There’s no substitute for experienced professional video production and post-production. The quality you get from a professional director, crew and top-notch gear goes a long way and can make your messaging really stand out.

However, making movies isn’t cheap by any stretch. Often times you might not have the budget for a professional crew. It also isn’t quick — with writing, scouting, shooting, editing, and final delivery make up a long, tedious process. That won’t cut it if you need something on a really tight turnaround.

If that’s your case, here are some tips and best practices you can follow to produce a DIY video — whether it’s a video abstract, didactic slide presentation, on-demand speaker training module, or training for users on a new portal — that can pass as professional and get your message across.

Writing Your Script

  • Don’t wing it
    Make a script and get it pre-approved by all stakeholders, especially legal review.
  • Practice, practice, practice
    Make sure you can recite it comfortably and comprehensibly.
  • Convert it to bullet points
    Come shoot day, put your laptop up as close as possible to the camera and use it as a confidence monitor.
  • Start with a nice intro
    Then, after you’ve recorded the rest, redo the intro over again. Why? You (or talent, if you’re filming someone else) be warmed up already, and this time will feel (and be) smoother, and more personable.

Getting and Using Your Camera

  • These days, there are lots of options
    There are laptops’ built-in webcams, DSLR digital cameras — even the iPhone 11 can film 4K video, the standard for TV and movies. This will largely depend on what you have available — or, if you’re making a long-term investment in video-making, go for it!
  • Always use a tripod
    This is true no matter what you use, so the video looks stable and professional. And if using a cell phone — have it in landscape orientation, this will avoid the black bars on either side.
  • Frame yourself or the talent nicely
    Shoulders and up is ideal, as you don’t want too wide of a shot — again, personable! Try to keep the camera level with whoever your subject is and not too high above or below.

Lights and Sound

  • Make sure the room is well lit
    The more lights the better, without your subject getting overexposed.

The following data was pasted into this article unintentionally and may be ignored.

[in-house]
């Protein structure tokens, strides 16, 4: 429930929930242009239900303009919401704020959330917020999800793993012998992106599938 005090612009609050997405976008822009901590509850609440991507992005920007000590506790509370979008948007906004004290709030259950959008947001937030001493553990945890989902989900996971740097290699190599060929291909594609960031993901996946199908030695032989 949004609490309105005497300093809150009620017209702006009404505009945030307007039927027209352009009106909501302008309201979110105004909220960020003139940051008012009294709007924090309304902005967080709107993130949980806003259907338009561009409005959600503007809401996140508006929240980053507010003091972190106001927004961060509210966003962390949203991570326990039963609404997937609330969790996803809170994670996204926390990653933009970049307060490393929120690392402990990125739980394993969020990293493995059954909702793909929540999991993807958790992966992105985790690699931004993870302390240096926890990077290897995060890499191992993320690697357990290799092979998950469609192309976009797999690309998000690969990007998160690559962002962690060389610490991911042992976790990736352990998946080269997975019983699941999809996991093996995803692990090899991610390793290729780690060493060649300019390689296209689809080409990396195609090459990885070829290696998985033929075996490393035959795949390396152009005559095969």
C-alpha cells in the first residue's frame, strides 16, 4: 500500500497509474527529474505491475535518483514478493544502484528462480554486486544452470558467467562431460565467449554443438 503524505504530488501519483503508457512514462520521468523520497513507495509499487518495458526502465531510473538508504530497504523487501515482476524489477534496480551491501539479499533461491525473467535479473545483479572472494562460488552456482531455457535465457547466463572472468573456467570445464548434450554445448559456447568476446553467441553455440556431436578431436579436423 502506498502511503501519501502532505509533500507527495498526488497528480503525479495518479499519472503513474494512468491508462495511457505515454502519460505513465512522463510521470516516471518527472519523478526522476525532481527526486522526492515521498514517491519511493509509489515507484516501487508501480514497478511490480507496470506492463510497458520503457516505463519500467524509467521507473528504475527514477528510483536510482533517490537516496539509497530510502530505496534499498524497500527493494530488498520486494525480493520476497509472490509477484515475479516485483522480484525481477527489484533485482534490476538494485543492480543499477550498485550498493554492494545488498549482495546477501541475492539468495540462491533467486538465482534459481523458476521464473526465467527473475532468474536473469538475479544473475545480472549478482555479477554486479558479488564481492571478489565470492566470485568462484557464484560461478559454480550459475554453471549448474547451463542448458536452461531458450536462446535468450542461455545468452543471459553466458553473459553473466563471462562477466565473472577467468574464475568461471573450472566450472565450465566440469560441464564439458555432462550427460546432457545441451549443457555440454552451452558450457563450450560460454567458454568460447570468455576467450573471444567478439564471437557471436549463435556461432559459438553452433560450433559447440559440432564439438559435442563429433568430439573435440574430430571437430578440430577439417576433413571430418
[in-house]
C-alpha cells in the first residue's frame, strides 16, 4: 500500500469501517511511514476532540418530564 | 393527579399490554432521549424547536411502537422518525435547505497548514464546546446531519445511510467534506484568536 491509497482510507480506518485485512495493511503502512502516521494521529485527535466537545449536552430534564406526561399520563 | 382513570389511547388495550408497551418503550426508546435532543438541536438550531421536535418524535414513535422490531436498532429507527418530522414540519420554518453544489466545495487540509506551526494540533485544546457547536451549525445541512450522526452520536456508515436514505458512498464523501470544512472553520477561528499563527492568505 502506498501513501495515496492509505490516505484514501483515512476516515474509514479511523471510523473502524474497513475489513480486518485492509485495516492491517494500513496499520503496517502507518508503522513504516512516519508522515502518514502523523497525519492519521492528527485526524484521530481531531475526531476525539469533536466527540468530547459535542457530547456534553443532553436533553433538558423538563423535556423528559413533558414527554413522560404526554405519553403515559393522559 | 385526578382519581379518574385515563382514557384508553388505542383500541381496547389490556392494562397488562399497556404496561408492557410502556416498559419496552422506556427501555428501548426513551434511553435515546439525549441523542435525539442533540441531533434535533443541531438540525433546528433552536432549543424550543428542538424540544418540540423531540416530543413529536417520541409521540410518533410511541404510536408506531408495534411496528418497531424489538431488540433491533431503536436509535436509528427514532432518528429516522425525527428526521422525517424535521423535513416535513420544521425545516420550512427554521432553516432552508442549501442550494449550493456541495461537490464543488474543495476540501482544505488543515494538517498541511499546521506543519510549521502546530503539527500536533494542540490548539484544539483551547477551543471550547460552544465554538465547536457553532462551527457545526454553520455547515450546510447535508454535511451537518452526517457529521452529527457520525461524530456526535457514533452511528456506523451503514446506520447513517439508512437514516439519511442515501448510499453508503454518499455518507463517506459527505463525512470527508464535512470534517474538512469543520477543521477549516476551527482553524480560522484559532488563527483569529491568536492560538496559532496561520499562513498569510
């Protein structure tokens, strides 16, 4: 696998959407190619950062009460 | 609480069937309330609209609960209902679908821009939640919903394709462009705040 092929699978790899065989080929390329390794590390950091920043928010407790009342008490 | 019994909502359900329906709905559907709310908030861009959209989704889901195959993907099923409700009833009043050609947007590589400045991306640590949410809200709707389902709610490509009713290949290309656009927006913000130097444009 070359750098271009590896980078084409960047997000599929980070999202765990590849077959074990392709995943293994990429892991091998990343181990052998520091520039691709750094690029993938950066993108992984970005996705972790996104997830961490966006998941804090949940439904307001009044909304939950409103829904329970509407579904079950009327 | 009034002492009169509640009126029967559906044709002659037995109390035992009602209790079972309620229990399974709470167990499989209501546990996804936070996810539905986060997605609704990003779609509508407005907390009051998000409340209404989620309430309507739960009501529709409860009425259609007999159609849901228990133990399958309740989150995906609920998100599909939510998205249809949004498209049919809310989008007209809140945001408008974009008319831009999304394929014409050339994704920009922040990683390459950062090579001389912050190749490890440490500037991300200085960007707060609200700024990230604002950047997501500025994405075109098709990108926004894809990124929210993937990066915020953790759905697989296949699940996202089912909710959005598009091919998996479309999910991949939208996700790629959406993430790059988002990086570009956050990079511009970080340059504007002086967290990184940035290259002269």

• Pick the same color lights
    Each type of light has a different color, so don’t mix light types. This ensures a smooth and consistent light tone.
  • Make sure the room is quiet
    Chances are any background noise will be picked up. Lawn service mowing the lawn will be heard. Phone ringing down the hall will be picked up. That can’t be edited out — so be cognizant during filming!

And…Action

  • Don’t expect perfection 
    Let talent (or yourself) take their time, and encourage them not to get upset if they mess up a few times. The great thing about digital is that you can keep doing over and over as many times as needed. If they do mess up, just have them redo that section or slide over, and you can then edit out the bad take afterwards.
  • Avoid jump cuts
    If the whole video wasn’t done in one take (and it won’t be — even professionals mess up) you’ll need to do some editing, and deal with cuts. A jump cut is when there’s a cut in the video, but the camera or talent doesn’t move — it’s jarring, and won’t look professional. Here’s how to avoid that:
    • Record your video twice from two different angles. One close angle, and then a wide angle.
    • If you’ve got a short script, two angles isn’t too much work. But if you have a longer script — One possible workaround might be to put up a graphic or slide on-screen to cover that edit.
    • It’s a good idea anyway to work in some graphics, stock photos, video, or slides in your video to add some visual interest and to help complement the key messages for your video — that could be a great chance.

Post-production and Editing

  • There are a lot of options for software too
    From iMovie to Camtasia to Lightworks, etc., how do you know which is best? Our two cents is that we’re pretty partial to Adobe, so we use and recommend Adobe Premiere — but yes, there are plenty of other low-cost options out there you can explore.
  • Avoid hokey transitions
    Unless you’re being tongue in cheek, try to steer clear of star and clock wipes. Less is more. A simple fade, or no transition at all (as long as it’s not jarring) should suffice
  • Export your video
    Once you’re all done, export it out a MP4 video file — there are also a lot of options for that file, but MP4 is as close as there is to a universal format nowadays.

And then…it’s a wrap!

Creating a compelling, professional-looking video on a budget and time constraint, without a crew or much equipment on hand, can seem like an enormous task — more effort than it’s worth. But if you’re willing to get resourceful, and follow the above suggestions, it’s not impossible.

Thanks for reading, and let us know how your videos turn out — and what came in handy for you working on it!

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